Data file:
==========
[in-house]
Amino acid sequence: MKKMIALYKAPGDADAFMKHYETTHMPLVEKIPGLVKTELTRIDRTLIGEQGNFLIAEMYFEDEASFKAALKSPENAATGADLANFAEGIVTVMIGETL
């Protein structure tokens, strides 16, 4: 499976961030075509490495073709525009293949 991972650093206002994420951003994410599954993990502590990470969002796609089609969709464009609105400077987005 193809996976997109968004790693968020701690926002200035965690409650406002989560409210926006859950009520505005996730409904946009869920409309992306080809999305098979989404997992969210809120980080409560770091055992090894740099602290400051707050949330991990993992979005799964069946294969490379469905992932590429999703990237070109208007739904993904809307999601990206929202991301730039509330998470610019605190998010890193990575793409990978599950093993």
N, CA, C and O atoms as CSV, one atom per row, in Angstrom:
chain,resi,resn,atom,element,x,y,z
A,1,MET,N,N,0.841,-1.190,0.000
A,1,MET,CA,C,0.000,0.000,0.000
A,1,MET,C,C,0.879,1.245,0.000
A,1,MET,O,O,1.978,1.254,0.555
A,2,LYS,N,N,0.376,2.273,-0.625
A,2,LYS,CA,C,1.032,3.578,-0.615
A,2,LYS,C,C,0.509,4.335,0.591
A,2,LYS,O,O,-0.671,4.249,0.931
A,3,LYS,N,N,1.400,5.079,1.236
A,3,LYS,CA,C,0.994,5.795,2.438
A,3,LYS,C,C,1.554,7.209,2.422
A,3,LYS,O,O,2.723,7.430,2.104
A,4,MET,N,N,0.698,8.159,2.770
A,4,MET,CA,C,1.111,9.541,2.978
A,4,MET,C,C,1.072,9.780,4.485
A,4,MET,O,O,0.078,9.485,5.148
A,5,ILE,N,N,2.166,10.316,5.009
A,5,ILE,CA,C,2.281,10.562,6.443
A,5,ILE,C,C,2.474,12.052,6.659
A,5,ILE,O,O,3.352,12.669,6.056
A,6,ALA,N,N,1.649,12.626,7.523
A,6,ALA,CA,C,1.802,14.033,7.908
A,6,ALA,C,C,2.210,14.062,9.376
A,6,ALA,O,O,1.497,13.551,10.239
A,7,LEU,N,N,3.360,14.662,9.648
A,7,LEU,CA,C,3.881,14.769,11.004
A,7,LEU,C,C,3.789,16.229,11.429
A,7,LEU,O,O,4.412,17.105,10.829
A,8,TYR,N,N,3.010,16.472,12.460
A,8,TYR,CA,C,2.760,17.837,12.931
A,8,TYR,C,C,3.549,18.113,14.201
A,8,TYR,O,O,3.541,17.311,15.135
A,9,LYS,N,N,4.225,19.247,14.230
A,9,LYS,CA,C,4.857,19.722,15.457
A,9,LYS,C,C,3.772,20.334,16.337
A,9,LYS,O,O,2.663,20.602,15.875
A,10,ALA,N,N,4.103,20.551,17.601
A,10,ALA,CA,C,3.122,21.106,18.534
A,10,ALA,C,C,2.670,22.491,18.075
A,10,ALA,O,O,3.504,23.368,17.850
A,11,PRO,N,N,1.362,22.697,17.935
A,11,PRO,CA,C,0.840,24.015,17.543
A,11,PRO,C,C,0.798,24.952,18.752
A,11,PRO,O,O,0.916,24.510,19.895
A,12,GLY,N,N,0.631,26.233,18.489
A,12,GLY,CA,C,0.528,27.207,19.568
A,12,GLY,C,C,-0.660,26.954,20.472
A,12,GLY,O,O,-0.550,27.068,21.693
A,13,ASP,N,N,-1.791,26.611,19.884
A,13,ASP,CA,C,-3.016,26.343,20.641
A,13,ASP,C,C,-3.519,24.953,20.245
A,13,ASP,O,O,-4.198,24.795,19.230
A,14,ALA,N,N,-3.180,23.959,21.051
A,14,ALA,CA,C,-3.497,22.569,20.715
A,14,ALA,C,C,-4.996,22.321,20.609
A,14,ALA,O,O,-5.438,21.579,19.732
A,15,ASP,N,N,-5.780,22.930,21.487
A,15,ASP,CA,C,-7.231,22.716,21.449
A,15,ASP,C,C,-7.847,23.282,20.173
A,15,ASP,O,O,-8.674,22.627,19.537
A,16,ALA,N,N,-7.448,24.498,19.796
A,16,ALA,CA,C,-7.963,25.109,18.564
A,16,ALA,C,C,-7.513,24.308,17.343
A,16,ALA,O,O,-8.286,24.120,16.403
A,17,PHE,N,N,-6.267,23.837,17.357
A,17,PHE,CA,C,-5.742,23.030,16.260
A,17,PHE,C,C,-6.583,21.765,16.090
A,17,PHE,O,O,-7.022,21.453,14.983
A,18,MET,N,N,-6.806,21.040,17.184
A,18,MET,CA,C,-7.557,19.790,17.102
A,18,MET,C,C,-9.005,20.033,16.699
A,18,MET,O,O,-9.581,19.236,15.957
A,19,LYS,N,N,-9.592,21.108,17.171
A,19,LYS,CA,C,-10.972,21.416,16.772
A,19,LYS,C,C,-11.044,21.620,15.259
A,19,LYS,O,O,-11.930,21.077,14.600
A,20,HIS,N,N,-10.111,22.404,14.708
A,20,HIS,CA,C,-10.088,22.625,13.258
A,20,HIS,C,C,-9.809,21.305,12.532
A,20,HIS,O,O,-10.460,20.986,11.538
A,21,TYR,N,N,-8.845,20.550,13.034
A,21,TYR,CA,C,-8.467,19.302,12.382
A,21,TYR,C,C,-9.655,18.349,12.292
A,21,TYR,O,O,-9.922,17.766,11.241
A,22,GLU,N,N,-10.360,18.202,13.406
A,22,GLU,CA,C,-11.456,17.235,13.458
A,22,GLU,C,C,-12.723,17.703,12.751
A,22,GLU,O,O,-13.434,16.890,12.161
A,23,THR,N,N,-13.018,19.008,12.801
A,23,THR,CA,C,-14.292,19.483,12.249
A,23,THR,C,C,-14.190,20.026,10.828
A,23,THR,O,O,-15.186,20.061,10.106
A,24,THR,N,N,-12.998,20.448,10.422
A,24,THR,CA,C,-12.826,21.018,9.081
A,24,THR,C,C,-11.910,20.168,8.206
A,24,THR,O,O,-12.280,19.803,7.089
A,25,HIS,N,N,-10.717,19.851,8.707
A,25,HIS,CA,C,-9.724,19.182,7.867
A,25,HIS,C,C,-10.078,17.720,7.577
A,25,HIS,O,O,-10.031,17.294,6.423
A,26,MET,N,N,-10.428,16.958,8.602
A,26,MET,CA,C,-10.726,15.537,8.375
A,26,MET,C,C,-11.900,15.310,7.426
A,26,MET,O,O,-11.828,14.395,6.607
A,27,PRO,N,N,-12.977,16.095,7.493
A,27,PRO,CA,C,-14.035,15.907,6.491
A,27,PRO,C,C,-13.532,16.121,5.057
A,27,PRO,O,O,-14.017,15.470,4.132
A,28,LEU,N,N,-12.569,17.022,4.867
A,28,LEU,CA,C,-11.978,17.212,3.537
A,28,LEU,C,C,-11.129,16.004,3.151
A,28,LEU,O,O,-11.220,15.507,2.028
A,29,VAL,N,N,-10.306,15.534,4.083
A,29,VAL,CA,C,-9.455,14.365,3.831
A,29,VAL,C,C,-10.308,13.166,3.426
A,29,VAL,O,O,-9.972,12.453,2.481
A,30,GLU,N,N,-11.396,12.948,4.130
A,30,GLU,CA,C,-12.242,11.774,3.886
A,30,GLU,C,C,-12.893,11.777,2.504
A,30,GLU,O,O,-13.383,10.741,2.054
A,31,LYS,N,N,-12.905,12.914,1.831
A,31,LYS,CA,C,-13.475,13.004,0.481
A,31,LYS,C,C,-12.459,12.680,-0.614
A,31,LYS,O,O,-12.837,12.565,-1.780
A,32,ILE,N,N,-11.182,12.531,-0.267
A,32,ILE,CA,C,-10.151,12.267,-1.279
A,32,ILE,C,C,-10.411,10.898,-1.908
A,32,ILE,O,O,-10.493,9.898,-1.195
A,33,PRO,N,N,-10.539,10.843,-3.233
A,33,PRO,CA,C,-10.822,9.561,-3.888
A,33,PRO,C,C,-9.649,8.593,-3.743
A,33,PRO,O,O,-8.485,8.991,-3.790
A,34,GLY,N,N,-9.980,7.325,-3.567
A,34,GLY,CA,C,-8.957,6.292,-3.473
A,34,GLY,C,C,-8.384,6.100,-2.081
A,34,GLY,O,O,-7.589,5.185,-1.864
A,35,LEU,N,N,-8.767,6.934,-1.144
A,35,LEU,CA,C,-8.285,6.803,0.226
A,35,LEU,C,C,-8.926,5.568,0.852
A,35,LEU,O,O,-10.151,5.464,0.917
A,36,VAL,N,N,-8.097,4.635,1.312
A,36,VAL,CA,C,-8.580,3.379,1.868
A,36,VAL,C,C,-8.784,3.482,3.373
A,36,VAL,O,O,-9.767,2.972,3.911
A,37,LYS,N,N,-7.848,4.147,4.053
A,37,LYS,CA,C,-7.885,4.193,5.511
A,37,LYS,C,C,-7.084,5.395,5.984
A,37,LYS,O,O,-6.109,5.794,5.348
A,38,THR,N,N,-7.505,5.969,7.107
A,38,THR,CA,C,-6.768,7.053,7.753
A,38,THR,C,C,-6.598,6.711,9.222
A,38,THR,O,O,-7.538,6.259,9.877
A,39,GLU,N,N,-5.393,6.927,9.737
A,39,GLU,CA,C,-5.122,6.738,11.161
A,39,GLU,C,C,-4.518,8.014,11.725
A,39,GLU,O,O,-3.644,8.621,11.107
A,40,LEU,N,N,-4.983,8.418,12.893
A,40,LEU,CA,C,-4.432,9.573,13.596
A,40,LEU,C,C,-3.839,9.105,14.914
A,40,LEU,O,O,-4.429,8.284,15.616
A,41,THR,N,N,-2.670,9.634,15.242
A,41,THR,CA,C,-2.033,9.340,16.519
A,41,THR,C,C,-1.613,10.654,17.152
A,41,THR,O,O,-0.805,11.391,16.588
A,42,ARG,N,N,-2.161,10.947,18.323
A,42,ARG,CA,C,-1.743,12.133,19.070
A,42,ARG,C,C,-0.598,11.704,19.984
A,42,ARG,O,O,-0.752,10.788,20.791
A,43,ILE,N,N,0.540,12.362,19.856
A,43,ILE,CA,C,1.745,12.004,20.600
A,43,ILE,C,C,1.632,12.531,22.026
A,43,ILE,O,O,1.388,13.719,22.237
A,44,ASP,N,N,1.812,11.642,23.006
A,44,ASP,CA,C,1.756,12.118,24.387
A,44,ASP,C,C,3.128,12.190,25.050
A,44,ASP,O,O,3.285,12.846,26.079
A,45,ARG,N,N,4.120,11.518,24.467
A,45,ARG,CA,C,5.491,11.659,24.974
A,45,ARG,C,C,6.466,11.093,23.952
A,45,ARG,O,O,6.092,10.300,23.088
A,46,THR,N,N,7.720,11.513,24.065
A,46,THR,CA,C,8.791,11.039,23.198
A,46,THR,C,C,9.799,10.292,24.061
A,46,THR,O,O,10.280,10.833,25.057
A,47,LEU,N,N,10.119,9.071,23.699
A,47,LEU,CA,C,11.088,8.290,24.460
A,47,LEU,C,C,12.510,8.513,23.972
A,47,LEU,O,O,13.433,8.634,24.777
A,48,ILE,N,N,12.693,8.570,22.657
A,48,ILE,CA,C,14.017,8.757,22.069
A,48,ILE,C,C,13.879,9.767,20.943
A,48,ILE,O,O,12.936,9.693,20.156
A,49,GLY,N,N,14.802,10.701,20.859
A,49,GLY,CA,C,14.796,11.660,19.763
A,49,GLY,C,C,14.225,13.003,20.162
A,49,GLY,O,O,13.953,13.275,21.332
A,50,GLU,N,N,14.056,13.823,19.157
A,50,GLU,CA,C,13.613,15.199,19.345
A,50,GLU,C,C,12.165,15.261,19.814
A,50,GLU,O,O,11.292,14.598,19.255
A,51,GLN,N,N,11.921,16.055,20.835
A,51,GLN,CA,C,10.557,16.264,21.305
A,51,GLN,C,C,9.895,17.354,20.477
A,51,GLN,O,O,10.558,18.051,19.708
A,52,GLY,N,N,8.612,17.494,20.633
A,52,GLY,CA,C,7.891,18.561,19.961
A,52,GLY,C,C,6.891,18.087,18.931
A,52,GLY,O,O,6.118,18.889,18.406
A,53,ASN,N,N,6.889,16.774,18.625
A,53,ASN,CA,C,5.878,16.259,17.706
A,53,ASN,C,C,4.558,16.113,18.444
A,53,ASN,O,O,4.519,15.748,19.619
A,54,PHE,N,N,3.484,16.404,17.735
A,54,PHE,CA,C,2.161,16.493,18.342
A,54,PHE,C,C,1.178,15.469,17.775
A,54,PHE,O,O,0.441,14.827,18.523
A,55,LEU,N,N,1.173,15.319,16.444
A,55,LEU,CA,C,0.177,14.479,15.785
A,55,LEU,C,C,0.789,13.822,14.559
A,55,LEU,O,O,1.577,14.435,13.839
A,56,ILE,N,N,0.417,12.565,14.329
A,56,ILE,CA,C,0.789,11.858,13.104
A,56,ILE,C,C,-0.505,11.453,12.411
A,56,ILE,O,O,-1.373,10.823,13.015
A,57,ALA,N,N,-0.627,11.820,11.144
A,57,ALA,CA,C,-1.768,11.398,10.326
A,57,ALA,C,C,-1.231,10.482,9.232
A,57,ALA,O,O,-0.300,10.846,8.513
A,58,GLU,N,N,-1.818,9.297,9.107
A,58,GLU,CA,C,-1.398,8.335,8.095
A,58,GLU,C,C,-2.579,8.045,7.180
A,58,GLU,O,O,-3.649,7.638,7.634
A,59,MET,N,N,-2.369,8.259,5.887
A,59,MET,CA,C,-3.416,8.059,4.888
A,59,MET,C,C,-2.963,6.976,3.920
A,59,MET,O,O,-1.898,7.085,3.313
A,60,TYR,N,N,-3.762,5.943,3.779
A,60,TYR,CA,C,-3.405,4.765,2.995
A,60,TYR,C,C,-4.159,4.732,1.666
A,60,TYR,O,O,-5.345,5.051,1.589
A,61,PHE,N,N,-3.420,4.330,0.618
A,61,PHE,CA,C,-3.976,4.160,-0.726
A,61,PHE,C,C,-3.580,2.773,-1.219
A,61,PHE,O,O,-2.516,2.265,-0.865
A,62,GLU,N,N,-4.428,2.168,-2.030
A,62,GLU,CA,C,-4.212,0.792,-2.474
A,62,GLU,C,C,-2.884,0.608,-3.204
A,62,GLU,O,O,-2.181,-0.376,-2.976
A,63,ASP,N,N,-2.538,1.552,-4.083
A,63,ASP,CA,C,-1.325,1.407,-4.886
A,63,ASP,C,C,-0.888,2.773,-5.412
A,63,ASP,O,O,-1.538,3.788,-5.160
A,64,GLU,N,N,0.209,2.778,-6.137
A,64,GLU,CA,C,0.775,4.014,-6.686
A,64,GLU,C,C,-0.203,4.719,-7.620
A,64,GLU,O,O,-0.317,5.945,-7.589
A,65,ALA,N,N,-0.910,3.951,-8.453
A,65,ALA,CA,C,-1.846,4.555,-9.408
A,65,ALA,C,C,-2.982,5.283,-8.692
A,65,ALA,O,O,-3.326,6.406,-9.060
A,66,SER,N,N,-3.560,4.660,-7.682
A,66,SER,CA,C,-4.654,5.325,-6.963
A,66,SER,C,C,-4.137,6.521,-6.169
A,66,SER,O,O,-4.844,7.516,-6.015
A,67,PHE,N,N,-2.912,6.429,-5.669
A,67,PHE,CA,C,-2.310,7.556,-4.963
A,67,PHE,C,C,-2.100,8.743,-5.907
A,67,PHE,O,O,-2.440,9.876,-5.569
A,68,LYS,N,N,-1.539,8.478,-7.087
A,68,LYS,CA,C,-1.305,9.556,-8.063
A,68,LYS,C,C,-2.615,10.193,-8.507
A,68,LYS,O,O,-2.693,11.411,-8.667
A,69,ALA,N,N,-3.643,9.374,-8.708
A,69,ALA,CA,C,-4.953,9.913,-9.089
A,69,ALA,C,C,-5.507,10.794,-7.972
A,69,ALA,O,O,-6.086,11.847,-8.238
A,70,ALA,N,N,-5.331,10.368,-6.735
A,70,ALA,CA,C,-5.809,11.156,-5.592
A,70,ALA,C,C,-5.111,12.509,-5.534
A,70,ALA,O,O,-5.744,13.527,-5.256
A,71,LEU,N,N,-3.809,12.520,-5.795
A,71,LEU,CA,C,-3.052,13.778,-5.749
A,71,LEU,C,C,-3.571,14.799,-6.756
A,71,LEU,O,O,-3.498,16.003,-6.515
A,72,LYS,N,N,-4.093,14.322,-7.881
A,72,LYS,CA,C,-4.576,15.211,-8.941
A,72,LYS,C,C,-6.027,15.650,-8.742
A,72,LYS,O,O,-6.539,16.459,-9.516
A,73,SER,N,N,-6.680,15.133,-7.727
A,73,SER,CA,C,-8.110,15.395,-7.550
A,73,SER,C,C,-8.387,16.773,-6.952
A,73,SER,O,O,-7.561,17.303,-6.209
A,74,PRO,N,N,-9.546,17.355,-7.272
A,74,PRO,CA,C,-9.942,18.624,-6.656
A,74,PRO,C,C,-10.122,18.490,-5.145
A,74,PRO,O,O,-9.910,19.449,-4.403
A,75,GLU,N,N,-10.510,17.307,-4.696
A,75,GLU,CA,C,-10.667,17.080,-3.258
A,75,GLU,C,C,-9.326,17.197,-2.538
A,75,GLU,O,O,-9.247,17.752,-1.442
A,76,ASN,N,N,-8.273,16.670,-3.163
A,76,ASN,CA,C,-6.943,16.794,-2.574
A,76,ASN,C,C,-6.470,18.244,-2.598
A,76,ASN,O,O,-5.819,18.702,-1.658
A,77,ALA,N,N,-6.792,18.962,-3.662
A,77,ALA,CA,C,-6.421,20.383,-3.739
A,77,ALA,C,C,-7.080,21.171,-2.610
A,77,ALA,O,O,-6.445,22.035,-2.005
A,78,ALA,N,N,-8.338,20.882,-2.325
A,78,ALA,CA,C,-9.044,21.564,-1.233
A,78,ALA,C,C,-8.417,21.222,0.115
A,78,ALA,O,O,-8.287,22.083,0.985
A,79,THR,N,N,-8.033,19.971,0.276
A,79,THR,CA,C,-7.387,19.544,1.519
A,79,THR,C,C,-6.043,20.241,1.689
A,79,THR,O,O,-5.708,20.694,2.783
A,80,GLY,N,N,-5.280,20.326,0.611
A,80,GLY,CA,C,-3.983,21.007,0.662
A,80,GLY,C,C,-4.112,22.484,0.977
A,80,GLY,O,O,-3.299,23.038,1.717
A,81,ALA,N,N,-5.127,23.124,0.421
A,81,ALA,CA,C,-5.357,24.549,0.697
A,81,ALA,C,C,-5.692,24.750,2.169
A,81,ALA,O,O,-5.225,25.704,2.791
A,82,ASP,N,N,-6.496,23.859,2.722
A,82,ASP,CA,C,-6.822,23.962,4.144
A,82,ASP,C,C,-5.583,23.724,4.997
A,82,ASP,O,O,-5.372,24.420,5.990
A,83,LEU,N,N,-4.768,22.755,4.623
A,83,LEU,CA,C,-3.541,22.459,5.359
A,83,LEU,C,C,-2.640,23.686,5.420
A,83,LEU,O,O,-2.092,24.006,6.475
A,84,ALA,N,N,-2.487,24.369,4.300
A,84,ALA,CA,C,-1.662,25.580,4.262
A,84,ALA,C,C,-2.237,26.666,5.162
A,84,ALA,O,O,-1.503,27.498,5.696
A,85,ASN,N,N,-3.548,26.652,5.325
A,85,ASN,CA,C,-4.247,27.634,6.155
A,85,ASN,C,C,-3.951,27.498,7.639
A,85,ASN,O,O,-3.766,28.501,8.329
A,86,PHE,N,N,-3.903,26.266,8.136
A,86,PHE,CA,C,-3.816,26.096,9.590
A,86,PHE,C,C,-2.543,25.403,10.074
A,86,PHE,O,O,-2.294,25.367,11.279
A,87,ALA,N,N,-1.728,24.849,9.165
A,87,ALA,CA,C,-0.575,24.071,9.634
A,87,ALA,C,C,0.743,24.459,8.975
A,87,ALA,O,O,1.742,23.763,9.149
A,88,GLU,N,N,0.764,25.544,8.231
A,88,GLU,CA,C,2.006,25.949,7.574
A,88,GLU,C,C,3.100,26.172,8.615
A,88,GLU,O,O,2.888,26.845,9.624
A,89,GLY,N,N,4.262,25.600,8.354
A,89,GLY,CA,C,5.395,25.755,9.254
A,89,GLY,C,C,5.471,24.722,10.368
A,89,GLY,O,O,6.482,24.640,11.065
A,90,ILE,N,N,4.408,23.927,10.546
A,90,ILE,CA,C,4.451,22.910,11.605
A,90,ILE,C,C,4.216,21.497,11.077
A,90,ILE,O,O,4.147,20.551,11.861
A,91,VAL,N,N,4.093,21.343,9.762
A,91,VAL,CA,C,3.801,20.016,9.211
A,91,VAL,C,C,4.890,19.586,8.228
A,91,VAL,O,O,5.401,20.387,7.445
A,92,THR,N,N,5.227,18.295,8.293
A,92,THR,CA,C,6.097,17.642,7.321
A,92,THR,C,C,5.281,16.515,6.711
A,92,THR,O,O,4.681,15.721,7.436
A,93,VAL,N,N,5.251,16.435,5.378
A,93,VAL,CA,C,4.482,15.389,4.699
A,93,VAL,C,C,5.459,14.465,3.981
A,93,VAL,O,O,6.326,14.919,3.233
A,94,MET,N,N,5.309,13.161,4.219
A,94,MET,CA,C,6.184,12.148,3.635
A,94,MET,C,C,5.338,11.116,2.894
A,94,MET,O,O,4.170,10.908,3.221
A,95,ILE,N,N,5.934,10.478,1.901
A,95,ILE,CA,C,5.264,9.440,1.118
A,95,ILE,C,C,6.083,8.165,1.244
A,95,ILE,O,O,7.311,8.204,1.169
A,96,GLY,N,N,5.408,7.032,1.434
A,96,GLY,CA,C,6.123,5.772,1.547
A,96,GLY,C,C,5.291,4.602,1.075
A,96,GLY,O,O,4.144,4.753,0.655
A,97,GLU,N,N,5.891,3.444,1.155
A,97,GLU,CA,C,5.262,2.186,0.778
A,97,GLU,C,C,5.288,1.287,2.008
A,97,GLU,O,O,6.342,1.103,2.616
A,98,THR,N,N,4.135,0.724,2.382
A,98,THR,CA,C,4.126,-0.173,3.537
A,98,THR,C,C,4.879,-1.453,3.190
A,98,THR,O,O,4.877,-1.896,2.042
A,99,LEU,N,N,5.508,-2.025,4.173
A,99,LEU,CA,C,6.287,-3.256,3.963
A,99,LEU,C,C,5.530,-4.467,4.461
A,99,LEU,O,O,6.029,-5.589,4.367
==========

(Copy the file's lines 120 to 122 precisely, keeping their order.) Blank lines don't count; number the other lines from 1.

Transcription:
A,29,VAL,C,C,-10.308,13.166,3.426
A,29,VAL,O,O,-9.972,12.453,2.481
A,30,GLU,N,N,-11.396,12.948,4.130